Technical Guidance for Prioritizing Adolescent Health

A safe and successful passage from adolescence into adulthood is the right of every individual. This right can only be fulfilled if societies make focused investments and provide opportunities to ensure that adolescents progressively develop the knowledge, skills, social and economic assets, and resilience needed for a healthy, productive, and fulfilling life. Moreover, adolescence is a strategic period during the life course to emphasize empowerment and preventive approaches that would enable adolescents to survive, thrive, and transform their societies.

Adolescence is the conjugator of childhood and adulthood.

Louise J. Kaplan , Writer

Adolescence is a new birth, for the higher and more completely human traits are now born.

G. Stanley Hall, American Psychologist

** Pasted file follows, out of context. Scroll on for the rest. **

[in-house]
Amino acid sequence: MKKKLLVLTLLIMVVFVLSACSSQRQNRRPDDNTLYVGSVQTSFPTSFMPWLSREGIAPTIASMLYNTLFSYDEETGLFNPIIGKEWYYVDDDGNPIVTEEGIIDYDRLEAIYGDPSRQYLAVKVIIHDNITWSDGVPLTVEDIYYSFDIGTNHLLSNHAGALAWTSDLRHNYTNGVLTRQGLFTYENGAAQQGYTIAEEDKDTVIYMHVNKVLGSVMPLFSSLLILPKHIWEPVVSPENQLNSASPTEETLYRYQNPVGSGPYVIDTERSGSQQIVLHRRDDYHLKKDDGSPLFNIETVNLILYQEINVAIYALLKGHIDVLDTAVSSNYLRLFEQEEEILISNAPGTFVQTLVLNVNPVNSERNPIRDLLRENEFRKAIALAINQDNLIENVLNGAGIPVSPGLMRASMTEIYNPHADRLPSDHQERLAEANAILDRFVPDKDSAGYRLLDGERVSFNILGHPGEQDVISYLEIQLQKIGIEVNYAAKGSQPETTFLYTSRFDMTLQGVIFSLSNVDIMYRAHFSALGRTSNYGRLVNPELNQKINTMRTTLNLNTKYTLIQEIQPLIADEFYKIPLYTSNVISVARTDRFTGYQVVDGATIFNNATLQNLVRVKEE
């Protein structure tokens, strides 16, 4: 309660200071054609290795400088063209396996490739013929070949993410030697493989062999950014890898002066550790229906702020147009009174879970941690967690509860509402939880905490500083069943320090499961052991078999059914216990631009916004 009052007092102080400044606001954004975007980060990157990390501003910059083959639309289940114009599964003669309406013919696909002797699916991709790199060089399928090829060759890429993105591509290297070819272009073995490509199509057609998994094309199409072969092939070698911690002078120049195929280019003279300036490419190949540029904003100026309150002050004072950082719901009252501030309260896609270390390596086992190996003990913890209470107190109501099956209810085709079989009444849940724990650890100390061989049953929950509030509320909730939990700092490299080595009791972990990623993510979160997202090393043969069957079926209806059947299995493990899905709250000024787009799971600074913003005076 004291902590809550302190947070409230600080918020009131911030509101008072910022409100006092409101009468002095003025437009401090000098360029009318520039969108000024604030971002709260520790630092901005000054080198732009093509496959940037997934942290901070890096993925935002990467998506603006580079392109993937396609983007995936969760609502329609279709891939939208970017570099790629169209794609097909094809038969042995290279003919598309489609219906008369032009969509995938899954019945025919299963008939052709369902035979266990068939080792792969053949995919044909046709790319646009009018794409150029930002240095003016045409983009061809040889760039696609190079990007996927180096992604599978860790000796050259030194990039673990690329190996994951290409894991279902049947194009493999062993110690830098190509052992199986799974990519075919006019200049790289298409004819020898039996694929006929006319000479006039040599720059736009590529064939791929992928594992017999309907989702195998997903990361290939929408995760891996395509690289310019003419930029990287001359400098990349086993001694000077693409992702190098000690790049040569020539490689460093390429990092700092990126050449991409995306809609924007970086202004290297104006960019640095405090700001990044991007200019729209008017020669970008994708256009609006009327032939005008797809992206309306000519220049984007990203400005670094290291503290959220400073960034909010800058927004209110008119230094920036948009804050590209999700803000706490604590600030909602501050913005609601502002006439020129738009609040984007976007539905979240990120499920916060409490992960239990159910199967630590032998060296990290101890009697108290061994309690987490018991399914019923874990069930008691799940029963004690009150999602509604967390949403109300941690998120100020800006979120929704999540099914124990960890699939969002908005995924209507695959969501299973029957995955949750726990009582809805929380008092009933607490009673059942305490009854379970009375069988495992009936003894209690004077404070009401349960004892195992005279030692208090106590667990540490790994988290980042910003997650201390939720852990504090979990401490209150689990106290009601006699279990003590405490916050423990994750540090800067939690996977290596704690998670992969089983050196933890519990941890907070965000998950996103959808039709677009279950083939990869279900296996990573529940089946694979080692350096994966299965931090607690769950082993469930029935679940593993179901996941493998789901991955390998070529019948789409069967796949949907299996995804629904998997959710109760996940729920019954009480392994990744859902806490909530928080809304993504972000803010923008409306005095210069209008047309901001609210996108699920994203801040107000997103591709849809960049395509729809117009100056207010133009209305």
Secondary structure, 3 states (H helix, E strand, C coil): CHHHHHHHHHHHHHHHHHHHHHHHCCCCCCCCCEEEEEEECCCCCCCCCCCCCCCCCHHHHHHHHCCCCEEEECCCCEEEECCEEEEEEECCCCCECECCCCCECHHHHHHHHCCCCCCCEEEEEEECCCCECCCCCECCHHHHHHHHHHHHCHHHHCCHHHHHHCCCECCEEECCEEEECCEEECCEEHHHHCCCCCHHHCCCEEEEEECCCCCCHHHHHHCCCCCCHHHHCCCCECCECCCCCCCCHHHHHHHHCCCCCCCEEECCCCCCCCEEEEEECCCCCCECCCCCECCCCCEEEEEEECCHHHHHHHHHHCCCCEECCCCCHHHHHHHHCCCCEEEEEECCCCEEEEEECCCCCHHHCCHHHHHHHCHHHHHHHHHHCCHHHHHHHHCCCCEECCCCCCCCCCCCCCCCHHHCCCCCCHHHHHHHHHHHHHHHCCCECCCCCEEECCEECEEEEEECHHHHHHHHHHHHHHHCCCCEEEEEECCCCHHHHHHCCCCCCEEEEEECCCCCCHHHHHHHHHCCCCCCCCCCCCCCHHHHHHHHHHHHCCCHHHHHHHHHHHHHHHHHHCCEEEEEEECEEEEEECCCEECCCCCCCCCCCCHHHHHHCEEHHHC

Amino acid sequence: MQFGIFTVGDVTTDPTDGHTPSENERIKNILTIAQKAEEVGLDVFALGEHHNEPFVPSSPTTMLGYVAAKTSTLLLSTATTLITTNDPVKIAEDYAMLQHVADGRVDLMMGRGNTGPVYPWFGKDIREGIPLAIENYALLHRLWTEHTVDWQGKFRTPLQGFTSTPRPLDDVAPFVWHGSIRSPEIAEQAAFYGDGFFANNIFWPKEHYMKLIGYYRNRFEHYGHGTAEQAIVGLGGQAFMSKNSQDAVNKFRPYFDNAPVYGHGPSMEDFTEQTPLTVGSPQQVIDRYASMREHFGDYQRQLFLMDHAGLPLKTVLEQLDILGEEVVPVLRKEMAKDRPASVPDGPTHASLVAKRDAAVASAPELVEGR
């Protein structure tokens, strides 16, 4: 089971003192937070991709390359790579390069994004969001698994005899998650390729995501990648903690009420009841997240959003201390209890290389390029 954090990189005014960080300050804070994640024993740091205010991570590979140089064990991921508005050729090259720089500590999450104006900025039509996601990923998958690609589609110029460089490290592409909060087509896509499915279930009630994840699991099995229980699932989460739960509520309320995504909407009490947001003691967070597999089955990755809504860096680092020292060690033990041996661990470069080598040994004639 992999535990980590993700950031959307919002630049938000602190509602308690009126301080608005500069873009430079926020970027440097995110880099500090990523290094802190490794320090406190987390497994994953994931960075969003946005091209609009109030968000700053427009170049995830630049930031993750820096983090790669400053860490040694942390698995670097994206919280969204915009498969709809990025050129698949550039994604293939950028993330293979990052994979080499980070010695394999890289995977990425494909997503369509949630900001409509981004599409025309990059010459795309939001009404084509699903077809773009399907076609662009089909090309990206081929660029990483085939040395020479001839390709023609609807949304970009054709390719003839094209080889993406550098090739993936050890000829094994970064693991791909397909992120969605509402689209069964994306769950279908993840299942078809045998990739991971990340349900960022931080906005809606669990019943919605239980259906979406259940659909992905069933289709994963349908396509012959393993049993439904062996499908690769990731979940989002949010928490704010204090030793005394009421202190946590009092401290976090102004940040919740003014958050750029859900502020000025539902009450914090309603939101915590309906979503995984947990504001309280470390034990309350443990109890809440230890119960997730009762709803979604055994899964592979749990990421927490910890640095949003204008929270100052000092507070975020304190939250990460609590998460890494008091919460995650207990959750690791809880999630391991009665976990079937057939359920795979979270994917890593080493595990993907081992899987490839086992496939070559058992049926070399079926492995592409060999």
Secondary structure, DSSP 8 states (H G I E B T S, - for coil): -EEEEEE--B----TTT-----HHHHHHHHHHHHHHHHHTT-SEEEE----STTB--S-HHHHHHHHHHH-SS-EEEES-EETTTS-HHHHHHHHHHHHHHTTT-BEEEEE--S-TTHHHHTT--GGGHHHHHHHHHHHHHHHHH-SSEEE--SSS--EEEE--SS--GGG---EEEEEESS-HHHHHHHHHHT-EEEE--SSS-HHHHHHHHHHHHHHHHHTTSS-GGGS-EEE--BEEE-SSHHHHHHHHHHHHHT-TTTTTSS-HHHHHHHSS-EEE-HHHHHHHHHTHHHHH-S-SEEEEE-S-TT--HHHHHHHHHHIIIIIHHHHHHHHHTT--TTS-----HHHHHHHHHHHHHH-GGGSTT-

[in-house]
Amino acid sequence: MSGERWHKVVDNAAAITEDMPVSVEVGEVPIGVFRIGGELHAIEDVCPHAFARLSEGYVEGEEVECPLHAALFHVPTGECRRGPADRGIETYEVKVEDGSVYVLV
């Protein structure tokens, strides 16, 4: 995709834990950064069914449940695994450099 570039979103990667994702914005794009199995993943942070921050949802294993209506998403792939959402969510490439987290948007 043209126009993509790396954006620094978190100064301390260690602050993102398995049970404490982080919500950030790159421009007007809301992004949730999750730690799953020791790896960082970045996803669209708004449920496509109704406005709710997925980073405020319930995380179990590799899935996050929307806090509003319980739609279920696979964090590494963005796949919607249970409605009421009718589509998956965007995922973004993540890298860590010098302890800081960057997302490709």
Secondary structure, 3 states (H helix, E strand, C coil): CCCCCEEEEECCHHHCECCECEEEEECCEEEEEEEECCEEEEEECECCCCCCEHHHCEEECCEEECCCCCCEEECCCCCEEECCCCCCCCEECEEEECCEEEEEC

However, decisions made during adolescence, particularly regarding sexual and reproductive health, can have a long-term impact on the young person and on human development in general. Puberty—the biological onset of adolescence—brings not only changes to adolescent brains and bodies, but also new challenges and life transitions: initiating sexual activity, forming their identities, starting relationships, and in some cases, entering into unions and forming families, forced in the majority of cases. For many girls in particular, early adolescence marks the beginning of a life trajectory characterized by a lack of autonomy and choices in these areas, and vulnerabilities to human rights abuses. Girls across the world are often coerced into unwanted sex or marriage, and face high risks of unwanted pregnancies, unsafe abortions, and sexually-transmitted infections, including HIV. These challenges can have serious implications on other areas of their health, their education, their welfare, and future opportunities, as well as their countries’ overall trajectory toward building inclusive and sustainable societies.